Nick Dunne comes home on his fifth anniversary, only to find his wife missing and signs of foul play. His confusion and despair deepen as all signs point to him as the murderer and he loses the trust of those closest to him. In alternating first-person narratives, from Nick's perspective and his missing wife's perspective (through her diary), we learn disturbing details about both of them that make the disappearance even more complicated than it appears at first glance.
Despite the length, this is a very fast-paced novel that keeps you interested all the way through. Lots of interesting twists to the plot, some role reversals, and an unusual perspective. Foreshadowing is well-done to set up a lot of the twists that occur later in the novel. Beyond that, I can't say much without risking spoilers, but needless to say it was a terrifically entertaining book, which I finished in just a few days, despite 400 pages of small print in the edition I was reading.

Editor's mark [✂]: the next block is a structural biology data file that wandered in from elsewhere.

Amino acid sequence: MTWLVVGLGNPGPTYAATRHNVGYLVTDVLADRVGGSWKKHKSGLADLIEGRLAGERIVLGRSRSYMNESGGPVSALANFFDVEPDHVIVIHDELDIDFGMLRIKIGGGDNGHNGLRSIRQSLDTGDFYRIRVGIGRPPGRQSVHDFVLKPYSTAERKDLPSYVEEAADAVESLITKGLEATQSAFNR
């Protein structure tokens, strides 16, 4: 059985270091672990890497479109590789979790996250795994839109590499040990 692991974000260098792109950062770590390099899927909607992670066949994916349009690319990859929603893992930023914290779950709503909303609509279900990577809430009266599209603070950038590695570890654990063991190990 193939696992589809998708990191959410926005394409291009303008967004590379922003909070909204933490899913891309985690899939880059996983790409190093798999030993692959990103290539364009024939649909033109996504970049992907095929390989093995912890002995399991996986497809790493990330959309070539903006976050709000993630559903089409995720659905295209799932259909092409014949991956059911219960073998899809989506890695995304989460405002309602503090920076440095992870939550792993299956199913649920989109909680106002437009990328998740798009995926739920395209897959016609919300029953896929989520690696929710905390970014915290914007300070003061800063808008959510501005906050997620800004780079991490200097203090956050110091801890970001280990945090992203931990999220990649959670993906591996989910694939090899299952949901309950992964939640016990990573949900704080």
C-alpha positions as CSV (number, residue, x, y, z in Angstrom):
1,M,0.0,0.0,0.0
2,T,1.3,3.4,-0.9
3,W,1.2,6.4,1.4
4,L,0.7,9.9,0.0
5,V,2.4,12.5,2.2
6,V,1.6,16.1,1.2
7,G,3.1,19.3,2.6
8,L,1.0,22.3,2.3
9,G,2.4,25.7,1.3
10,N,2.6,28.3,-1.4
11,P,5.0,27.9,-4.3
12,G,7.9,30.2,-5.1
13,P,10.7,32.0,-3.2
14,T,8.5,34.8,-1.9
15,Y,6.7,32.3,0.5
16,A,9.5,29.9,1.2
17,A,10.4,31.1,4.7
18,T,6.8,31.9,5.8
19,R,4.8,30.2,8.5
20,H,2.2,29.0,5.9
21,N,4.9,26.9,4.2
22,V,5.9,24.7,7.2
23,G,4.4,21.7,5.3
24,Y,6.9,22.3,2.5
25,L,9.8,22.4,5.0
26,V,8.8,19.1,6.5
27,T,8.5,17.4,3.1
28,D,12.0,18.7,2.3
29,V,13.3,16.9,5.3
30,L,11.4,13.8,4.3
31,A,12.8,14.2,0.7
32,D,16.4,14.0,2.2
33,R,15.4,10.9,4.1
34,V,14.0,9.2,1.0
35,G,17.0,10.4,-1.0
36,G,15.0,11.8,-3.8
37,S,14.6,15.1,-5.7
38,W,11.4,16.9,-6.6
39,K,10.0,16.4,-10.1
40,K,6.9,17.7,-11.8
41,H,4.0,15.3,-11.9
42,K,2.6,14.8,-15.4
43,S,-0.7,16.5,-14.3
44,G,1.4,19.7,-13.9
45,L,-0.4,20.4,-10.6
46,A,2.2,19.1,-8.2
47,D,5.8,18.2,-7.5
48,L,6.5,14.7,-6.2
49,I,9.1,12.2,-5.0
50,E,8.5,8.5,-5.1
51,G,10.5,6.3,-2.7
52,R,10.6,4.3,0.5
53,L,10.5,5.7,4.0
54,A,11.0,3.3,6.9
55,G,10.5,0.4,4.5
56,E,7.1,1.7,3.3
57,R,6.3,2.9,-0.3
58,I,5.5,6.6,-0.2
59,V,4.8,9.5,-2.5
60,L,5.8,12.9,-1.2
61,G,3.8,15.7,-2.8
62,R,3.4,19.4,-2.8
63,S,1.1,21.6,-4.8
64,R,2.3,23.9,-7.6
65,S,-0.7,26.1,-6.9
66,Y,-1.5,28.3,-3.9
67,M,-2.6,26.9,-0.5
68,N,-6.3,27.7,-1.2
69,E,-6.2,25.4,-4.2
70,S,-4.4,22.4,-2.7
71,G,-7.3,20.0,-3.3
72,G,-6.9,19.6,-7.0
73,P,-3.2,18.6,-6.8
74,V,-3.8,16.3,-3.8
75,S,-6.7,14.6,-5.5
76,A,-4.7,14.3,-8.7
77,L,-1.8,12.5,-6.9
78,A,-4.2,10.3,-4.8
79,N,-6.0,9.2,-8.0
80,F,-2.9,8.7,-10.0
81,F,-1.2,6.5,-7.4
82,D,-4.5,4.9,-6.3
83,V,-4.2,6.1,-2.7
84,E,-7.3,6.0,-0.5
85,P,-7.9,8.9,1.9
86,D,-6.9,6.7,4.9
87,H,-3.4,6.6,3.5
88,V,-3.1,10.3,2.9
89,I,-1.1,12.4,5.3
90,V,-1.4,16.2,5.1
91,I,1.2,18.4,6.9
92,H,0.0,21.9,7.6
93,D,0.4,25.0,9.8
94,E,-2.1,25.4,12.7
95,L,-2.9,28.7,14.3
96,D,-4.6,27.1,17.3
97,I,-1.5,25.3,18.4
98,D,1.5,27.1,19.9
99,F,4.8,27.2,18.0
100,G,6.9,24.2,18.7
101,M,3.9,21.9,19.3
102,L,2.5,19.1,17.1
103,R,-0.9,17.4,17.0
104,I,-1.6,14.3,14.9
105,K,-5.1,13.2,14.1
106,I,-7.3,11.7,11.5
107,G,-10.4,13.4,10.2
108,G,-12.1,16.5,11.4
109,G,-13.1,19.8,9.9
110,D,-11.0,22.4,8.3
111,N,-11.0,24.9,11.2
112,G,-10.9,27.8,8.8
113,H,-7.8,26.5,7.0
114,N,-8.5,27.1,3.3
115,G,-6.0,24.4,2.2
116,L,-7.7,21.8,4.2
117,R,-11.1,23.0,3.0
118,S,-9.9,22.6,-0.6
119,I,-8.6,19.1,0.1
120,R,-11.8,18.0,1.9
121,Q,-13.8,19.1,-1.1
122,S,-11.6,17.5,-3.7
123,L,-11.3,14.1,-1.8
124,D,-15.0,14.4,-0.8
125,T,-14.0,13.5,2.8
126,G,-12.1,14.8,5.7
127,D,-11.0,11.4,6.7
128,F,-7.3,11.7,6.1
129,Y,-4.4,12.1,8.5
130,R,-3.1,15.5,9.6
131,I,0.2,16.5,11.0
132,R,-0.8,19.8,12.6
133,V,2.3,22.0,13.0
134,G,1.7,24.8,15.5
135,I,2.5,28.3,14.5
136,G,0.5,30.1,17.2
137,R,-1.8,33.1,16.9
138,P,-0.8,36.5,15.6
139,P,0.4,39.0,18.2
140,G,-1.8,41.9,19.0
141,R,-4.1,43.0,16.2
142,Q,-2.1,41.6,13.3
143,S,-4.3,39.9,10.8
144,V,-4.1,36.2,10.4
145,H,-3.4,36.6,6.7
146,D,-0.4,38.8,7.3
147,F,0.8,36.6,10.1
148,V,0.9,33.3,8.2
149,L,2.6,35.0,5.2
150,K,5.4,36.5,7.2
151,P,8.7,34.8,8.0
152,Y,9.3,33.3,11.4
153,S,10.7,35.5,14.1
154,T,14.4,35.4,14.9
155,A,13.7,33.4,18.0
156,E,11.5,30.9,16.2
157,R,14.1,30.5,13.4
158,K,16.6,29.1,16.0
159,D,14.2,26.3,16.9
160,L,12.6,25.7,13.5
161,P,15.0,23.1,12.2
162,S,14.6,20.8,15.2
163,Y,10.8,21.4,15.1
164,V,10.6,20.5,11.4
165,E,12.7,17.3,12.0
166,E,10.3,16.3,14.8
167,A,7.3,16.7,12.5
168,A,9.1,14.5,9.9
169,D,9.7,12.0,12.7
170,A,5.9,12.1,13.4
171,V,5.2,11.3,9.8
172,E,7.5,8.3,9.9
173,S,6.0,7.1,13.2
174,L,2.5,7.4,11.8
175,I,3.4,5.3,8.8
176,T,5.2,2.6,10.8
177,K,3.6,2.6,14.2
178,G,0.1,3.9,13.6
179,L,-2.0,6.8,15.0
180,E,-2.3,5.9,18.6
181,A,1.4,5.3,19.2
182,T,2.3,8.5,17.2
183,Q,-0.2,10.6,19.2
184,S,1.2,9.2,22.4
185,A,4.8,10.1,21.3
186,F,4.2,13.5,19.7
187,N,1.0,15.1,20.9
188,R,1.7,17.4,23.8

I almost gave it five stars, but the very end lacked some credibility, in my opinion. There were also a few instances where I thought the detective work took some leaps that weren't supported by the facts. Flynn also has a few verbal ticks that I found distracting, such as multiple characters saying “you don't get to ...” a lot and overusing “surreal” (despite ironically commenting on the overuse of “surreal” in the narrative). Nonetheless, I thoroughly enjoyed the book and want to see the movie now.